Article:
A visual symbol that can be placed on the cover of service bulletins, within the written liturgy, or on a large screen display.
Description of Celtic (Ionic) Cross
The Celtic Cross, also known as the Cross of Iona, is known for its patterned bas-relief designs and has the characteristic circle behind the cross. To the ancient Celts the circle represented the sun, the light of the world; but it is suggested that in the sixth century the Irish missionary Columba, who eventually established a church on the island of Iona, pointed them to a new meaning -- God's eternity and the eternal presence of Christ, the Sun of Righteousness. The promise of eternal life is extended to all and proclaimed through the word.
- Psalm 25:4-5
- John 6:68-69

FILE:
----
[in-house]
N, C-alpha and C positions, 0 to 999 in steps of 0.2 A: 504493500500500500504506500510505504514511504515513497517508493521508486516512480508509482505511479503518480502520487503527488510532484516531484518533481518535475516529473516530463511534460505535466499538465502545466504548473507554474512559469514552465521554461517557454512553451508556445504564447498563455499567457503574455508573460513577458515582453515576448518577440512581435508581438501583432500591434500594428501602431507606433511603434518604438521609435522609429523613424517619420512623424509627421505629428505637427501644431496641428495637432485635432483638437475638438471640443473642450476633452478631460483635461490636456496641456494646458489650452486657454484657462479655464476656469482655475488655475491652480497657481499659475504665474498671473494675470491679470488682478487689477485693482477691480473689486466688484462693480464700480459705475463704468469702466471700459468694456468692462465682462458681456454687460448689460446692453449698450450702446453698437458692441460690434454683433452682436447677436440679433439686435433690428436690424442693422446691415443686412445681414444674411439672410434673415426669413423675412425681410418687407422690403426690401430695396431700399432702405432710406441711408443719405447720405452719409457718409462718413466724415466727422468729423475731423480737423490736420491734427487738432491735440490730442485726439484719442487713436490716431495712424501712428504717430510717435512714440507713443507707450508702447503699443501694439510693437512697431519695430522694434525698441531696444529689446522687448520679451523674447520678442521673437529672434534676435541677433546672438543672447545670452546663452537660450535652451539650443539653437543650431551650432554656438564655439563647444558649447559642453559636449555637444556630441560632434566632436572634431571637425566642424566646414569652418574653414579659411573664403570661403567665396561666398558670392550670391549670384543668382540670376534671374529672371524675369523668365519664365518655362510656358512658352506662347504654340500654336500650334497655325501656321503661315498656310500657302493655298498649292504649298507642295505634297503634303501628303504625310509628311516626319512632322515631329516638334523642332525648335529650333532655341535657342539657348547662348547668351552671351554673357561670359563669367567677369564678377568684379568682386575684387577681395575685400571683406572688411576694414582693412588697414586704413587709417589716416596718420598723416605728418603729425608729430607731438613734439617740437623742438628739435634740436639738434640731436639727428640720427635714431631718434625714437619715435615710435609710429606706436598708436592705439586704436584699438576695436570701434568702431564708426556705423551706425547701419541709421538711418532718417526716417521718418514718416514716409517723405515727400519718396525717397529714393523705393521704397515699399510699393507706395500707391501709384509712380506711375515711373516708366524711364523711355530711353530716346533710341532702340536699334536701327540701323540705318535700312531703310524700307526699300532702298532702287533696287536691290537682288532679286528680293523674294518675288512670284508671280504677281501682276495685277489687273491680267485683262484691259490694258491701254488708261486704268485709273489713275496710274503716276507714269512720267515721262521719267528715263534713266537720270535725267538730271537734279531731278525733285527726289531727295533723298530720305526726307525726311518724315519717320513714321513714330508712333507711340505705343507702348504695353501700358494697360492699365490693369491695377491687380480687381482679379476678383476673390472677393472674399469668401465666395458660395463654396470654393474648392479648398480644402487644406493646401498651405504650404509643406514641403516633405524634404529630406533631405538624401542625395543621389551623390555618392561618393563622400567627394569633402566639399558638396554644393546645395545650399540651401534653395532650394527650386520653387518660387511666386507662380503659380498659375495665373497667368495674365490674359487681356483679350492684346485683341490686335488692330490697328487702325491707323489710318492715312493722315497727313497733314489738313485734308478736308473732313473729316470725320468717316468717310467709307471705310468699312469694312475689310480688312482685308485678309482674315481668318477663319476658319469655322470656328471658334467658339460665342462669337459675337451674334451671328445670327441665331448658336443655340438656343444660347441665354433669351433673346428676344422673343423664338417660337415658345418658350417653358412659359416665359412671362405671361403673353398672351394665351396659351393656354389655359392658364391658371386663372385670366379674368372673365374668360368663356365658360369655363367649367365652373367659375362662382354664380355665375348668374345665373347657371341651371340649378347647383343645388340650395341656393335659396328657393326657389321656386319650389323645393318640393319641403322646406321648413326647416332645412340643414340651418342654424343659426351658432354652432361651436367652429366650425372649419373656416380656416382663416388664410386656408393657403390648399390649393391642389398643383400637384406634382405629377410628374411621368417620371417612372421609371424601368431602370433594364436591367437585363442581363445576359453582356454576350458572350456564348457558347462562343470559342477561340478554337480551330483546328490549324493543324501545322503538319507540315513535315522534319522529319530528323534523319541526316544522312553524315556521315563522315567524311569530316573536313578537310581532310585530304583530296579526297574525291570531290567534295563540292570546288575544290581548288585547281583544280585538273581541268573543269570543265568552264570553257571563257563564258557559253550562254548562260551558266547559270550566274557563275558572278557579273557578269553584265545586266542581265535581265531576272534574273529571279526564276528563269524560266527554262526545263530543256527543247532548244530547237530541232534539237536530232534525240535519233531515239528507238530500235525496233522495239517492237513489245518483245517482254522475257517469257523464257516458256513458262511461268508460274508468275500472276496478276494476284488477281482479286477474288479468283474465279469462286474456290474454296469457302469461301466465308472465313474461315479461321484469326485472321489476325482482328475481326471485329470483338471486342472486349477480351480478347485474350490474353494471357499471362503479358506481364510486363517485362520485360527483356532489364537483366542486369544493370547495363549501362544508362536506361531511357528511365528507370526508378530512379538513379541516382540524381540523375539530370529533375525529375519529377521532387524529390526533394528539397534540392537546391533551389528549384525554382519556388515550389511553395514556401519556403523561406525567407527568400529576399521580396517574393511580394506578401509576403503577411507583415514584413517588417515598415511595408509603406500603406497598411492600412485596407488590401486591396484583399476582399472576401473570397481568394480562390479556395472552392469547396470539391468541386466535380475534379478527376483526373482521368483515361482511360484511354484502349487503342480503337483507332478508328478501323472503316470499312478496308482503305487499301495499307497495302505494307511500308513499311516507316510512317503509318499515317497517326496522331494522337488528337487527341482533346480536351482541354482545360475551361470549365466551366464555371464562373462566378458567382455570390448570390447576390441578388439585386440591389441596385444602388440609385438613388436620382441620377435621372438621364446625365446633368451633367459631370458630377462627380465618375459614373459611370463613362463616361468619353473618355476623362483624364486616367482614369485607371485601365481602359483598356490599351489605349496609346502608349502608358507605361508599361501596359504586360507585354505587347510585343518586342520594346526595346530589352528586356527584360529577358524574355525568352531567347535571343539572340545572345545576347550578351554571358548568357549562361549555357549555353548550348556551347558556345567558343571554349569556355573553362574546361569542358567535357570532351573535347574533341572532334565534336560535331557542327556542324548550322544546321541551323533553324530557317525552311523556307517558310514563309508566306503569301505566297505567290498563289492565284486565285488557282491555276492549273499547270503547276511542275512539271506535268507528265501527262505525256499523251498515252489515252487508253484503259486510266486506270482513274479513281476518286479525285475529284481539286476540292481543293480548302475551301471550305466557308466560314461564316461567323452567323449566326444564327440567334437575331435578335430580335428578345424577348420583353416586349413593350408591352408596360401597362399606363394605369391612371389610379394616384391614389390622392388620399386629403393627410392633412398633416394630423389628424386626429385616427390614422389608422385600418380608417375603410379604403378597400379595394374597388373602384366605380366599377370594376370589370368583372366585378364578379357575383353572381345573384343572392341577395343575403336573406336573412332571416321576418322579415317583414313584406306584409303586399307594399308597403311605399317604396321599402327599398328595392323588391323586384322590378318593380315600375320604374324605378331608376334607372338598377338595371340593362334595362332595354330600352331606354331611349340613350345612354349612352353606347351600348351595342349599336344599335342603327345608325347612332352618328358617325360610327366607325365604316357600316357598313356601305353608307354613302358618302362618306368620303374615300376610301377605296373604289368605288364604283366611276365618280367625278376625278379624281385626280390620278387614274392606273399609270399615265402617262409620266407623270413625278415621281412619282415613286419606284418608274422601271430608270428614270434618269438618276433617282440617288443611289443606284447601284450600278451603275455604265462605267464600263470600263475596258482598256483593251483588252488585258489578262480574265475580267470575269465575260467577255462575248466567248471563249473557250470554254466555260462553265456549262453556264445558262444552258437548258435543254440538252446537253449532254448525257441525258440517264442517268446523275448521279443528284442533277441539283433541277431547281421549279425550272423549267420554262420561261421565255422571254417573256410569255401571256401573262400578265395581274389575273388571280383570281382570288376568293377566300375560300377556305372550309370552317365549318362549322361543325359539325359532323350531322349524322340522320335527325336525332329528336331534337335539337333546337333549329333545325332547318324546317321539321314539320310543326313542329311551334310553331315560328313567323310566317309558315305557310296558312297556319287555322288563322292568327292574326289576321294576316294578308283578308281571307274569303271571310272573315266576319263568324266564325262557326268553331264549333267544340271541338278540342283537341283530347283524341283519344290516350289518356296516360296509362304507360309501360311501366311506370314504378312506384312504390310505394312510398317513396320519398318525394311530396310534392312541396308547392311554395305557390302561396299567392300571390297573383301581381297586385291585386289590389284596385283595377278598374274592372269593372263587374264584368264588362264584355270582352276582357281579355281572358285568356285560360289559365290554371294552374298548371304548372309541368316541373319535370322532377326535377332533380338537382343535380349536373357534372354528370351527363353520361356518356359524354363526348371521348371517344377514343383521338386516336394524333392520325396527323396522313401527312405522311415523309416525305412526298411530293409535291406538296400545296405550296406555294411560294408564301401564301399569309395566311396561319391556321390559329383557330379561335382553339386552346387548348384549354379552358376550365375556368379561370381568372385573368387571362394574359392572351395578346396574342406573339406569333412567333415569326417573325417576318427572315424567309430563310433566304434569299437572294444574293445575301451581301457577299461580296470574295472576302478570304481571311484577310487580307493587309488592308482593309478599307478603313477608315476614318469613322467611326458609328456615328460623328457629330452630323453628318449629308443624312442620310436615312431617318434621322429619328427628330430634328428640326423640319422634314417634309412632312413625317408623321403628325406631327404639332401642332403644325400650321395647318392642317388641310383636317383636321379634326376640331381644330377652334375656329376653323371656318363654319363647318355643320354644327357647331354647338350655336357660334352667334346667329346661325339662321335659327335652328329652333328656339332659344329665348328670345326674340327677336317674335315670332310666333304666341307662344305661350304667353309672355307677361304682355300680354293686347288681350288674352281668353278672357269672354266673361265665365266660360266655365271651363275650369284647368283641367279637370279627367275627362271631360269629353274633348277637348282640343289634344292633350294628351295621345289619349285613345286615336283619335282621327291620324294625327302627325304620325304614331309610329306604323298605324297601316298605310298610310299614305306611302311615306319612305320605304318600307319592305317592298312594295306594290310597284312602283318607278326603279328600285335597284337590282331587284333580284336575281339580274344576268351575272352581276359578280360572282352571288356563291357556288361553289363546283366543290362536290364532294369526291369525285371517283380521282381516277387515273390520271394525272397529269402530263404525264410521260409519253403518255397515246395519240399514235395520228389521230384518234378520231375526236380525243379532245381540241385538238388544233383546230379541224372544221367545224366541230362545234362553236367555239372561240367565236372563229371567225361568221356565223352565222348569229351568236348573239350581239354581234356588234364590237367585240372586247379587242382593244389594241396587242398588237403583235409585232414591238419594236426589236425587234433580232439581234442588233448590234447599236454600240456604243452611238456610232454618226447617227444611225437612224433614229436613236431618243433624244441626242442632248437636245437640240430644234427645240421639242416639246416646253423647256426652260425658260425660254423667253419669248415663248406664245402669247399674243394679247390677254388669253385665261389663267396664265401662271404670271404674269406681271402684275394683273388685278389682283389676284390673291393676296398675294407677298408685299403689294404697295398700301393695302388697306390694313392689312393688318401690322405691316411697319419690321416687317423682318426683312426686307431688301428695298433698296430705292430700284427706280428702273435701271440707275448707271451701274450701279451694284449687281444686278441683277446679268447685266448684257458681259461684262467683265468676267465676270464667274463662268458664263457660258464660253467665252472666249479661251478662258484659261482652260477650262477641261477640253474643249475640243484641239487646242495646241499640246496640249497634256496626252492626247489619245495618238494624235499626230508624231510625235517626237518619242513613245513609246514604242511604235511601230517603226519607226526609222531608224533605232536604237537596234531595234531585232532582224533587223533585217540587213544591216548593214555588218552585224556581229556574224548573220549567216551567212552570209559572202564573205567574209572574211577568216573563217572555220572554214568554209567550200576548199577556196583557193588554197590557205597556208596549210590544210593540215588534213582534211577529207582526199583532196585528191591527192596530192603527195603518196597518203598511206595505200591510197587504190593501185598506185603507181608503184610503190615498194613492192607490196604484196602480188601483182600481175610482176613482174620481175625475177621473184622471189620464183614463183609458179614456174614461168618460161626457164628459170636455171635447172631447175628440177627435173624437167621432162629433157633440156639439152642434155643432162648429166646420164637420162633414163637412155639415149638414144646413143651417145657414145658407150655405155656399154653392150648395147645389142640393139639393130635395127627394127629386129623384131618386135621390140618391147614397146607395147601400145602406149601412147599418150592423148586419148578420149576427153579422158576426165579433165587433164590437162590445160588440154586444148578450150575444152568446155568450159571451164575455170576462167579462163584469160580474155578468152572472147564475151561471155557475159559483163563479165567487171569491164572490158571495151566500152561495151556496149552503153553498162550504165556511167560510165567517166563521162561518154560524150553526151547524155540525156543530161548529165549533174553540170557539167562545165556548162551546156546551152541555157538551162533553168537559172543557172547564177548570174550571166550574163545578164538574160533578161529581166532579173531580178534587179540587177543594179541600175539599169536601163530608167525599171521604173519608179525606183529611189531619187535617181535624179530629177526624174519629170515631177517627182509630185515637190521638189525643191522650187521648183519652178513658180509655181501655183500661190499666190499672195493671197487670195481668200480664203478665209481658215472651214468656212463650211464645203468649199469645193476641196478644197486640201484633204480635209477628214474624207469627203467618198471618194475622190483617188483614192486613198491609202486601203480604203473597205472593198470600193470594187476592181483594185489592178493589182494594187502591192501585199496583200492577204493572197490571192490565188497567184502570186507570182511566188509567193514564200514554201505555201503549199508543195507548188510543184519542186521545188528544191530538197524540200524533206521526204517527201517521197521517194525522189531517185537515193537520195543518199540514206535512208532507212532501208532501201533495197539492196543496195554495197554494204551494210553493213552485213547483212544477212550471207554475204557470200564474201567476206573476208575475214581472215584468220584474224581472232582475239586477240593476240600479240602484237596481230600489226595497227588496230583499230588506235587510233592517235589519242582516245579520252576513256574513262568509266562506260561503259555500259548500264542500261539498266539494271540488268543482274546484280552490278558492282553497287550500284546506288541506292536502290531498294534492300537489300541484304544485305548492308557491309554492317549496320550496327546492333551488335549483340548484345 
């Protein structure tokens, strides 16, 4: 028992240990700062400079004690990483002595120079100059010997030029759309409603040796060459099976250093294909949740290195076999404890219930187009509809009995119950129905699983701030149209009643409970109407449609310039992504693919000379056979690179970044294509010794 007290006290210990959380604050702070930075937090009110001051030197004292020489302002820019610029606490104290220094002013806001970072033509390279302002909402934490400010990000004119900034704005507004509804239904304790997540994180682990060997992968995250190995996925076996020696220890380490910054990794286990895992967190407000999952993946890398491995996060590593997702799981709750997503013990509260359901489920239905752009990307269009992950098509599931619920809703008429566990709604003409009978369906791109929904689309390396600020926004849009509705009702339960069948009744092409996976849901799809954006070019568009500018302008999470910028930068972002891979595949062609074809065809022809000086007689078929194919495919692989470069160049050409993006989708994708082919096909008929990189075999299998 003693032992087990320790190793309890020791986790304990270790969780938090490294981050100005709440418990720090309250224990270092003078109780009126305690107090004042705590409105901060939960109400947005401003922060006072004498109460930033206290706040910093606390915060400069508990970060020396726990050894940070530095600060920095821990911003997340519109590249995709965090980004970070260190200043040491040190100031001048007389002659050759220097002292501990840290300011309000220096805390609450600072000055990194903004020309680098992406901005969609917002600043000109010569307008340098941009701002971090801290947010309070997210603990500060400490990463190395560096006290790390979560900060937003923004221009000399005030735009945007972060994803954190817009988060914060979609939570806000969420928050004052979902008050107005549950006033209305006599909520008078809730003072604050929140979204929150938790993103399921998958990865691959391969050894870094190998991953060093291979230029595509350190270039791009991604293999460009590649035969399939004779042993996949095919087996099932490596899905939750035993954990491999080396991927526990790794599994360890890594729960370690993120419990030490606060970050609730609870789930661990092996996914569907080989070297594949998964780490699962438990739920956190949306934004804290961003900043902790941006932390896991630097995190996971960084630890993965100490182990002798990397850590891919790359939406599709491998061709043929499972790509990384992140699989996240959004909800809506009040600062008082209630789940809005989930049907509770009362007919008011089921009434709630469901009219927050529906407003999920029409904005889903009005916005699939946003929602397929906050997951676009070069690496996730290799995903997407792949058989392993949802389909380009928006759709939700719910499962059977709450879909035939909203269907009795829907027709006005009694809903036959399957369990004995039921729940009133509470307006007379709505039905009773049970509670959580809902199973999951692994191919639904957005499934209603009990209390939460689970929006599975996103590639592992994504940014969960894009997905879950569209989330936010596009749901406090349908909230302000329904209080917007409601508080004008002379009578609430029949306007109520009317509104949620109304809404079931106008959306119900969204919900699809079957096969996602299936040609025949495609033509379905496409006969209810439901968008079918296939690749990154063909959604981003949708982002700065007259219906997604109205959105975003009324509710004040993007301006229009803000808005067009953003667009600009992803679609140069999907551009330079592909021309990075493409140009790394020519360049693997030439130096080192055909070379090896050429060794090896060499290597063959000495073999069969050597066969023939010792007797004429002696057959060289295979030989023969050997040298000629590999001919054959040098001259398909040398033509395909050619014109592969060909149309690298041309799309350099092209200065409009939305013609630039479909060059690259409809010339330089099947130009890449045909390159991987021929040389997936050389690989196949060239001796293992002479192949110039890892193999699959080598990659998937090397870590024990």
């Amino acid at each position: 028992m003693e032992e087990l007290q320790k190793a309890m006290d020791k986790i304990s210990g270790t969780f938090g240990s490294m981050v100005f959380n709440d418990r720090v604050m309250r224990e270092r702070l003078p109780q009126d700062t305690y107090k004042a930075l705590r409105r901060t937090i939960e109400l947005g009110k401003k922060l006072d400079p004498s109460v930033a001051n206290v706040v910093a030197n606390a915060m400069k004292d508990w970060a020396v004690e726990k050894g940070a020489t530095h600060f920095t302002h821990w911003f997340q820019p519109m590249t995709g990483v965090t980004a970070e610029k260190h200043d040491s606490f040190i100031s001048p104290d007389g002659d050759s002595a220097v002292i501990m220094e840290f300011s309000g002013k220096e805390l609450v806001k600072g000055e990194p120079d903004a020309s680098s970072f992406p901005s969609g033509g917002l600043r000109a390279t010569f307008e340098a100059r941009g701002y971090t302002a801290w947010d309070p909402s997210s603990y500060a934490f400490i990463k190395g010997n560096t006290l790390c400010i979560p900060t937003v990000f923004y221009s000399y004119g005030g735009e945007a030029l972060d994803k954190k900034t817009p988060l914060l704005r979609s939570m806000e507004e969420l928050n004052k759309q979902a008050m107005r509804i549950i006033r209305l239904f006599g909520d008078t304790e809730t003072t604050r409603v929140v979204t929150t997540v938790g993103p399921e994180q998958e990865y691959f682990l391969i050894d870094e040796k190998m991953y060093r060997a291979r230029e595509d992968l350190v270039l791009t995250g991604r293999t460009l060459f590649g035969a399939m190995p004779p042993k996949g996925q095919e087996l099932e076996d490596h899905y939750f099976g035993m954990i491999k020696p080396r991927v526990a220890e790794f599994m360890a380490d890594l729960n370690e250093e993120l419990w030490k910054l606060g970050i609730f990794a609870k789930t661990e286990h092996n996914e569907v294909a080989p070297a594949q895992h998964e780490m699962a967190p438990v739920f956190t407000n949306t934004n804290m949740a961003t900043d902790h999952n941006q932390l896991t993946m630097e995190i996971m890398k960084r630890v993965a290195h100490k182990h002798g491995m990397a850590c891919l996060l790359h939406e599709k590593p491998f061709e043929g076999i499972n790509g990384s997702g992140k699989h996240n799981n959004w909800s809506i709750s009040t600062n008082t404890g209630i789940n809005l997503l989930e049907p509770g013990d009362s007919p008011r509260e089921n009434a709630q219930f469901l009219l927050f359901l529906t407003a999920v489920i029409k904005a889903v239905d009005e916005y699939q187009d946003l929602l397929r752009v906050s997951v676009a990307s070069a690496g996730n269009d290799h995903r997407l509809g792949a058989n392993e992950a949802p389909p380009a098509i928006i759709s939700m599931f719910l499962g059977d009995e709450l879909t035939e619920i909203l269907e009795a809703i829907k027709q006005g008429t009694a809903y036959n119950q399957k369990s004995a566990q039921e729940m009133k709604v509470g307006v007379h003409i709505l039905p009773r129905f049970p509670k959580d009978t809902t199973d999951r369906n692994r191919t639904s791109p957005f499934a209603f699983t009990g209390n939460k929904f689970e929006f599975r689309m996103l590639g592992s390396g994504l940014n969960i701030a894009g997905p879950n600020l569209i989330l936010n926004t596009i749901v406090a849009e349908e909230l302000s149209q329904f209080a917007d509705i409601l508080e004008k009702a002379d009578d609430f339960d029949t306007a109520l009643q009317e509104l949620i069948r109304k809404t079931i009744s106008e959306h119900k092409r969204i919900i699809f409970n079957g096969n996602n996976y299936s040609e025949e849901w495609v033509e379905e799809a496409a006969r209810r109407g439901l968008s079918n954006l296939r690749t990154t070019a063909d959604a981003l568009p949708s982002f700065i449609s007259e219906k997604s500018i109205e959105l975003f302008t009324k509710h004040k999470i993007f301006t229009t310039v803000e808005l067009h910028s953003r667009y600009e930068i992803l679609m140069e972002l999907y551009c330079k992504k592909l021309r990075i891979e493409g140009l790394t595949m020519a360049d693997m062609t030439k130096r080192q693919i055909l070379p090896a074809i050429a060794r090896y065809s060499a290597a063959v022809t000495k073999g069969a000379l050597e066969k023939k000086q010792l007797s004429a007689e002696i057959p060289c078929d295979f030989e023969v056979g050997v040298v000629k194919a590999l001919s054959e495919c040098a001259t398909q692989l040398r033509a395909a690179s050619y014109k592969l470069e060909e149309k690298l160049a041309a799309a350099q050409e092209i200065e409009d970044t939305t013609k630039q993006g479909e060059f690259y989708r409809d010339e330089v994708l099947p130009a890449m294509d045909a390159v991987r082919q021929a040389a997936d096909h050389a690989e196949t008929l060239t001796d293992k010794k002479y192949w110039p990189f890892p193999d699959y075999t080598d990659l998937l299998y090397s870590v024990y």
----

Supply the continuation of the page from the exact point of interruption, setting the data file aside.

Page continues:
Occasions for Use
- Proclaiming the Word
The image is an original linoleum block print resulting from a printmaking process in which an image is drawn on a block of wood covered with a thin layer of linoleum, and then hand-carved to expose areas that will be white. Ink is rolled onto the block, covering the surface not cut away. Paper made from the mulberry tree is laid on top and hand rubbed with a Japanese barren or wooden spoon. In transferring the ink to the paper the resulting image is a reflection of the design placed on the block. It first appeared in the book Visuals for Worship (Faith Alive Christian Resources, 2006) which is no longer in print.
When using the image please include the following acknowledgment: “Linoleum block print by Elizabeth Steele Halstead."